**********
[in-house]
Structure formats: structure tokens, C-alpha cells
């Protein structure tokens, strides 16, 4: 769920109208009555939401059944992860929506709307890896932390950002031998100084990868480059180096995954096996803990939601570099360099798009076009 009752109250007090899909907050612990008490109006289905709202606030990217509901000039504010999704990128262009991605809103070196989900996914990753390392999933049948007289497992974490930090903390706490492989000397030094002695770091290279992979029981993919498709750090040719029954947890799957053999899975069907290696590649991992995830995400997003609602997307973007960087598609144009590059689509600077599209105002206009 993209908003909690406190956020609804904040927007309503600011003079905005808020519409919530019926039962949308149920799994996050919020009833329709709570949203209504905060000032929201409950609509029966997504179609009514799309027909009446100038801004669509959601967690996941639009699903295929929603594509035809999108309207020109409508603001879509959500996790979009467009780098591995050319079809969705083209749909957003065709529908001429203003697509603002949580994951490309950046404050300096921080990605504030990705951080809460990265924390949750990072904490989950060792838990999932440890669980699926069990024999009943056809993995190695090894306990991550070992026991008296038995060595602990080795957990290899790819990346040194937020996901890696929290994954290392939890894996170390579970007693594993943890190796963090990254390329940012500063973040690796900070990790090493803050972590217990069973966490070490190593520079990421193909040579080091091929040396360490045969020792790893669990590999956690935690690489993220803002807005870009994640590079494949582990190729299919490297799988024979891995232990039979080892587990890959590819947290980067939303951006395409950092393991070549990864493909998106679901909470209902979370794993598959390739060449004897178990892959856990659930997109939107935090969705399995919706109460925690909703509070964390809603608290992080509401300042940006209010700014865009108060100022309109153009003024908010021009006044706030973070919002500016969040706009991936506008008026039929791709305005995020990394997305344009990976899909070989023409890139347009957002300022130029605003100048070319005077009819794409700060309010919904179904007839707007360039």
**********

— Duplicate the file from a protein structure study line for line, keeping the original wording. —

[in-house]
Structure formats: structure tokens, C-alpha cells
């Protein structure tokens, strides 16, 4: 769920109208009555939401059944992860929506709307890896932390950002031998100084990868480059180096995954096996803990939601570099360099798009076009 009752109250007090899909907050612990008490109006289905709202606030990217509901000039504010999704990128262009991605809103070196989900996914990753390392999933049948007289497992974490930090903390706490492989000397030094002695770091290279992979029981993919498709750090040719029954947890799957053999899975069907290696590649991992995830995400997003609602997307973007960087598609144009590059689509600077599209105002206009 993209908003909690406190956020609804904040927007309503600011003079905005808020519409919530019926039962949308149920799994996050919020009833329709709570949203209504905060000032929201409950609509029966997504179609009514799309027909009446100038801004669509959601967690996941639009699903295929929603594509035809999108309207020109409508603001879509959500996790979009467009780098591995050319079809969705083209749909957003065709529908001429203003697509603002949580994951490309950046404050300096921080990605504030990705951080809460990265924390949750990072904490989950060792838990999932440890669980699926069990024999009943056809993995190695090894306990991550070992026991008296038995060595602990080795957990290899790819990346040194937020996901890696929290994954290392939890894996170390579970007693594993943890190796963090990254390329940012500063973040690796900070990790090493803050972590217990069973966490070490190593520079990421193909040579080091091929040396360490045969020792790893669990590999956690935690690489993220803002807005870009994640590079494949582990190729299919490297799988024979891995232990039979080892587990890959590819947290980067939303951006395409950092393991070549990864493909998106679901909470209902979370794993598959390739060449004897178990892959856990659930997109939107935090969705399995919706109460925690909703509070964390809603608290992080509401300042940006209010700014865009108060100022309109153009003024908010021009006044706030973070919002500016969040706009991936506008008026039929791709305005995020990394997305344009990976899909070989023409890139347009957002300022130029605003100048070319005077009819794409700060309010919904179904007839707007360039």